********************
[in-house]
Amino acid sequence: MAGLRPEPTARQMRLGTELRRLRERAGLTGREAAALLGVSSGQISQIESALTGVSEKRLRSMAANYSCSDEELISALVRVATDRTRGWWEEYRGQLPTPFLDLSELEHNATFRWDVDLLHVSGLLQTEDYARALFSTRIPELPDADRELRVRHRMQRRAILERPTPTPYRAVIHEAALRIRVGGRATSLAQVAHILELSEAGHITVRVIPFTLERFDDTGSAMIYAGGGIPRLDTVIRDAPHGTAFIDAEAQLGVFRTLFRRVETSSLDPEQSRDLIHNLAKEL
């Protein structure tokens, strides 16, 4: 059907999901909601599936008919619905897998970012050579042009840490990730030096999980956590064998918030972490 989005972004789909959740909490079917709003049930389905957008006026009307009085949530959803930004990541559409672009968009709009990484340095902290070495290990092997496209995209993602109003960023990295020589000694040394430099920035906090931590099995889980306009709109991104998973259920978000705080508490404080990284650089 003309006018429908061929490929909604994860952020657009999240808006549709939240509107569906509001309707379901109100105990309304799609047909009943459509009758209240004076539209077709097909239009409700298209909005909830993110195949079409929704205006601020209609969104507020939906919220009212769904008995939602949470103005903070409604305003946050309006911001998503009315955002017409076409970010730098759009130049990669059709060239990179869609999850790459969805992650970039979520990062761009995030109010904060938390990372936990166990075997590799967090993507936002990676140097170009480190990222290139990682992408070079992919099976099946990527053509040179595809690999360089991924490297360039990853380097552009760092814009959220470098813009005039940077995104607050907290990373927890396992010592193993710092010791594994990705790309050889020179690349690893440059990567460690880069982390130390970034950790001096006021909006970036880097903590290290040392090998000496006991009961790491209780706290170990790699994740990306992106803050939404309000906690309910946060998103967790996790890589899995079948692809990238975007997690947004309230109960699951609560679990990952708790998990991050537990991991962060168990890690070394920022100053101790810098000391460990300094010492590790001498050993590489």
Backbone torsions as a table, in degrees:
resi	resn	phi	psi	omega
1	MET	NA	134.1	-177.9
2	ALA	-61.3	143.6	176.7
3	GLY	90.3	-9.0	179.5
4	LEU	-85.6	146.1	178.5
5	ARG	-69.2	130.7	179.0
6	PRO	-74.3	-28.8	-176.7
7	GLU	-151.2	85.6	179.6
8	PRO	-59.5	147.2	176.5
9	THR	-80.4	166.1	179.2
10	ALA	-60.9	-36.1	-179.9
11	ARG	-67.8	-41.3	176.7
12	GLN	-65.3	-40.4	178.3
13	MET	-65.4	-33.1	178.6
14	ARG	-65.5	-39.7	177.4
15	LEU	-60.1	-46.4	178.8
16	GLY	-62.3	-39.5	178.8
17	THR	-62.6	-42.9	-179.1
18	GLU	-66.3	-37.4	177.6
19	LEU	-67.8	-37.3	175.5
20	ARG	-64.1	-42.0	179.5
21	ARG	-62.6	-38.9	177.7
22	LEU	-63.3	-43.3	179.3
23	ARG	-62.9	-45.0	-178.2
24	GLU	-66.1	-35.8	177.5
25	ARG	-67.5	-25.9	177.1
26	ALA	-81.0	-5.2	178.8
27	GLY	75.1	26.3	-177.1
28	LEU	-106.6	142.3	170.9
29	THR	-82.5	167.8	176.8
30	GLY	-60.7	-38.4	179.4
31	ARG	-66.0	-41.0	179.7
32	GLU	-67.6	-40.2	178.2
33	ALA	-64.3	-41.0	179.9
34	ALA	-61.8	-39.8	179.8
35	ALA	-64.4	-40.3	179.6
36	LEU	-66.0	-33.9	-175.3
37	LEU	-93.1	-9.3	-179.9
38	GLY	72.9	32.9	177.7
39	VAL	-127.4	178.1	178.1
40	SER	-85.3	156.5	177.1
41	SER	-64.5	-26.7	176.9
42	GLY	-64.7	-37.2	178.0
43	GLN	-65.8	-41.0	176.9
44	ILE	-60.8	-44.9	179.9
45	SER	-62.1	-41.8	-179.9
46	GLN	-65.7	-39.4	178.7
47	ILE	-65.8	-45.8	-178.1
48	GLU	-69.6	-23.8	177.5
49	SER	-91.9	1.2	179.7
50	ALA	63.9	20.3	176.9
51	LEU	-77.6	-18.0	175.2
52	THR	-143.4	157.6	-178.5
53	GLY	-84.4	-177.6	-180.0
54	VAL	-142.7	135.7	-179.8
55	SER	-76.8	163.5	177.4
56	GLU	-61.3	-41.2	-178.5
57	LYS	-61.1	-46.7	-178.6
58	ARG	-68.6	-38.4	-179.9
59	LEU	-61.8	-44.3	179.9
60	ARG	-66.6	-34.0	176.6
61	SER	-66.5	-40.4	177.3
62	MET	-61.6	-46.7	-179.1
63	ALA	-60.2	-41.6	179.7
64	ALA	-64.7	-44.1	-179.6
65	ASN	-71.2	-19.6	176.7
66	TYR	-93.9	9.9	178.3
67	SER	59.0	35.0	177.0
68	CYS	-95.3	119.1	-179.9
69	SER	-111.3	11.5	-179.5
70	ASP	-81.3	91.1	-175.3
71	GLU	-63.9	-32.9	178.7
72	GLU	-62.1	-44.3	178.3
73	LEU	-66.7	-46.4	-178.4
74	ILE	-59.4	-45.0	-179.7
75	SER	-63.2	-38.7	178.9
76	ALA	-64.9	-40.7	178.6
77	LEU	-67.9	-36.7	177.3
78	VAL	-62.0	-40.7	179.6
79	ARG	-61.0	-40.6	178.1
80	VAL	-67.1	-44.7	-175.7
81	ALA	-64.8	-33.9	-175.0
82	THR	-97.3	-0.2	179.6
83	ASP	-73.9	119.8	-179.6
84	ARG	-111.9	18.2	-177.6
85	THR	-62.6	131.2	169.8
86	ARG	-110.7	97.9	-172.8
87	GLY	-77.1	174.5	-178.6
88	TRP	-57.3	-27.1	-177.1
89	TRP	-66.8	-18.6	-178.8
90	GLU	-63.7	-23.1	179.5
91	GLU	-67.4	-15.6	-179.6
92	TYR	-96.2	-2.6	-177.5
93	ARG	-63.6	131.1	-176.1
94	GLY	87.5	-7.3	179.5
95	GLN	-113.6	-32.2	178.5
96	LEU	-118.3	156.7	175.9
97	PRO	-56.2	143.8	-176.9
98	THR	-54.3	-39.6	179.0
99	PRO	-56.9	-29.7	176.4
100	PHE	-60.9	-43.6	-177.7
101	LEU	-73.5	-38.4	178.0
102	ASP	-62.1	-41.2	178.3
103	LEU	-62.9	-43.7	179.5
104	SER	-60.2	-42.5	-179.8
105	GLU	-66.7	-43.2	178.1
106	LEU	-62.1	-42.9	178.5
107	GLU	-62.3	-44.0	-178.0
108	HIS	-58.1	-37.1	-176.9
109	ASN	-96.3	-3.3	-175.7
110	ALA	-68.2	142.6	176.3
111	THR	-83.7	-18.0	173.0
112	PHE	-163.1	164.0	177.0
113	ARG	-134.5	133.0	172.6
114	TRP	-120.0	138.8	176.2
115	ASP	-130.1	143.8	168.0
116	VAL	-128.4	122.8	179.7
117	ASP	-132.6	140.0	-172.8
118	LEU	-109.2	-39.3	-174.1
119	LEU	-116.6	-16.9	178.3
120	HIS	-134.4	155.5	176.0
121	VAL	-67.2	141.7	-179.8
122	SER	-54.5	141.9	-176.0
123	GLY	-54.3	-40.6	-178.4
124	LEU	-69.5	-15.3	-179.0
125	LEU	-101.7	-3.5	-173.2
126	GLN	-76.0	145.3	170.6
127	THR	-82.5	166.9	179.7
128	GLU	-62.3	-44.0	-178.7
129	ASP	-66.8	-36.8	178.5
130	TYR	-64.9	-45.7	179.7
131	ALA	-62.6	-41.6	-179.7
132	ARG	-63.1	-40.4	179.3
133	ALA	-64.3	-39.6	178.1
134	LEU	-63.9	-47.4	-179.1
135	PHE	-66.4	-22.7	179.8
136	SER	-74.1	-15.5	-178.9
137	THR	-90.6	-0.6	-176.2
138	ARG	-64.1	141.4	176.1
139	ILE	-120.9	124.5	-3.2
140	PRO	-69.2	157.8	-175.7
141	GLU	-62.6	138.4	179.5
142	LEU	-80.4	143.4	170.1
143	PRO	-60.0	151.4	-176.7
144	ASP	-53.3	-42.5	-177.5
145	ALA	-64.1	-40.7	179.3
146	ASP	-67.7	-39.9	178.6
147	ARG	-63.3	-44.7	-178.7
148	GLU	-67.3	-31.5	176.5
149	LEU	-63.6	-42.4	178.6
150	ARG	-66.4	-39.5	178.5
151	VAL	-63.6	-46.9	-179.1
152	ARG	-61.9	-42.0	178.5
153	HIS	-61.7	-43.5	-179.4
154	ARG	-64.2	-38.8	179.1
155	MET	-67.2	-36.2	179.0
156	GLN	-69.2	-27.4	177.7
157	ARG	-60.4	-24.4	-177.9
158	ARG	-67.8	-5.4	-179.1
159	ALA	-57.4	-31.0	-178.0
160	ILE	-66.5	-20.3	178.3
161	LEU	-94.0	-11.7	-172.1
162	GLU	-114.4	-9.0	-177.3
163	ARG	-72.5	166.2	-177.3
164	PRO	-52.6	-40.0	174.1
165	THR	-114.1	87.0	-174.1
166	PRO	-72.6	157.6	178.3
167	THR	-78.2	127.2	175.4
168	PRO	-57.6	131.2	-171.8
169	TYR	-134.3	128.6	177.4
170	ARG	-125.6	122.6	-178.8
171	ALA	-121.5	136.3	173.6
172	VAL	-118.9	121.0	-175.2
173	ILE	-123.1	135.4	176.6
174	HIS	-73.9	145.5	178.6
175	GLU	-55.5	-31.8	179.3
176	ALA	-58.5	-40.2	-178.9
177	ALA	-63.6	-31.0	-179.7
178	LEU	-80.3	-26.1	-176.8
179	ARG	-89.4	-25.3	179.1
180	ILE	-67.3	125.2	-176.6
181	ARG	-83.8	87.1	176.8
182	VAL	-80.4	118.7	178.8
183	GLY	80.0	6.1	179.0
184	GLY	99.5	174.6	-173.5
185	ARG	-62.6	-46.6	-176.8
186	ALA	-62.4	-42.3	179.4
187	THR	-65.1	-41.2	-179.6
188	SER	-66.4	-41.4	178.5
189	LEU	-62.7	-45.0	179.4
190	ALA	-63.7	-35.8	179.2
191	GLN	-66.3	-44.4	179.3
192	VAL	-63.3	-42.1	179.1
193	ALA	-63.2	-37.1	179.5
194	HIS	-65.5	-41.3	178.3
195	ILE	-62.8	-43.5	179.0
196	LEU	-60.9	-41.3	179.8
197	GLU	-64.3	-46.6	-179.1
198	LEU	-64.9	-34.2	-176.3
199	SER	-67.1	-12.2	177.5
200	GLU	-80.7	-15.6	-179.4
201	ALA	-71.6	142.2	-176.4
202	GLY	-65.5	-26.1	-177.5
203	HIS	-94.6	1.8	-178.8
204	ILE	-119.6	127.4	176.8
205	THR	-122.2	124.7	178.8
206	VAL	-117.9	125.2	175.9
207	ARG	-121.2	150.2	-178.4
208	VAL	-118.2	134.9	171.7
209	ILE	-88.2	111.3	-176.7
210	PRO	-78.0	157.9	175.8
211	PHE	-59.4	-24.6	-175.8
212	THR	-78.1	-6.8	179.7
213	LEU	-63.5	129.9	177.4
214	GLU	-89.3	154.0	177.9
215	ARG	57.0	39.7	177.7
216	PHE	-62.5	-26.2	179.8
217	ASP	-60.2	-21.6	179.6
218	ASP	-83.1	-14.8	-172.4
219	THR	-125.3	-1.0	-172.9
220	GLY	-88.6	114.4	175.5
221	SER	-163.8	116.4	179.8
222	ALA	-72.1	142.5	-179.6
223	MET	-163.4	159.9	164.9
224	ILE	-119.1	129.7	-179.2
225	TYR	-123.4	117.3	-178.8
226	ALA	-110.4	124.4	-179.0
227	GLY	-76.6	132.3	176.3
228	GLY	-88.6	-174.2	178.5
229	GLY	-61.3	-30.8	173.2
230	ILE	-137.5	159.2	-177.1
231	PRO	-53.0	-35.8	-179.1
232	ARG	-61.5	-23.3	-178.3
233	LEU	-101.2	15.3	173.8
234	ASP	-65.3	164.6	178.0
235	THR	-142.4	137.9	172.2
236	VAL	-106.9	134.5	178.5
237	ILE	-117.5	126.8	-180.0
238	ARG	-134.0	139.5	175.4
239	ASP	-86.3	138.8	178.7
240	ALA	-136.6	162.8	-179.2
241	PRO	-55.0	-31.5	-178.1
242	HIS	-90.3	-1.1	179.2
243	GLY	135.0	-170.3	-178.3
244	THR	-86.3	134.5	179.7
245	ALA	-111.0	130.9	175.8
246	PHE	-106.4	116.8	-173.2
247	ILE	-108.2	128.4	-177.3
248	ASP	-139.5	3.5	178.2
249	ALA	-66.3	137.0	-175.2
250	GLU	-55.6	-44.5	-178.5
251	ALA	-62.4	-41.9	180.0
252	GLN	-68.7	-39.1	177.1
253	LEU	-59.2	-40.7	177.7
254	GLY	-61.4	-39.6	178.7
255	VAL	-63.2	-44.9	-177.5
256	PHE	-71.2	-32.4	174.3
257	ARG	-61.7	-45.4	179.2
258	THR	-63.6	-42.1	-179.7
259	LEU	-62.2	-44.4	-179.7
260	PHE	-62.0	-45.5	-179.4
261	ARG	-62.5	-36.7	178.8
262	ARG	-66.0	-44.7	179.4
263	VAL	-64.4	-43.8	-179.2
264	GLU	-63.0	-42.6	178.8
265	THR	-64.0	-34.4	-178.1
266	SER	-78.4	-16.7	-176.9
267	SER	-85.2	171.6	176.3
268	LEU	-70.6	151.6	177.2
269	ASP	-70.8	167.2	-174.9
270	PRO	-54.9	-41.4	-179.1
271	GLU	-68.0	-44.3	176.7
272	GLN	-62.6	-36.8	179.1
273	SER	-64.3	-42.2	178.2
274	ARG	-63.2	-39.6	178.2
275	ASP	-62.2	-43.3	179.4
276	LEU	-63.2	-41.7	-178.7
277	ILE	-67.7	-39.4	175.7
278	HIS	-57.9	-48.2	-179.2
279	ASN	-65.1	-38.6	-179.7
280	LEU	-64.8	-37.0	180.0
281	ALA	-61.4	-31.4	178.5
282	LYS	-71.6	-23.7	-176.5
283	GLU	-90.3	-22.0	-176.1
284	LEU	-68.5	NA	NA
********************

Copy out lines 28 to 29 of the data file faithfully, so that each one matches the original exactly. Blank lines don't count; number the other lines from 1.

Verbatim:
23	ARG	-62.9	-45.0	-178.2
24	GLU	-66.1	-35.8	177.5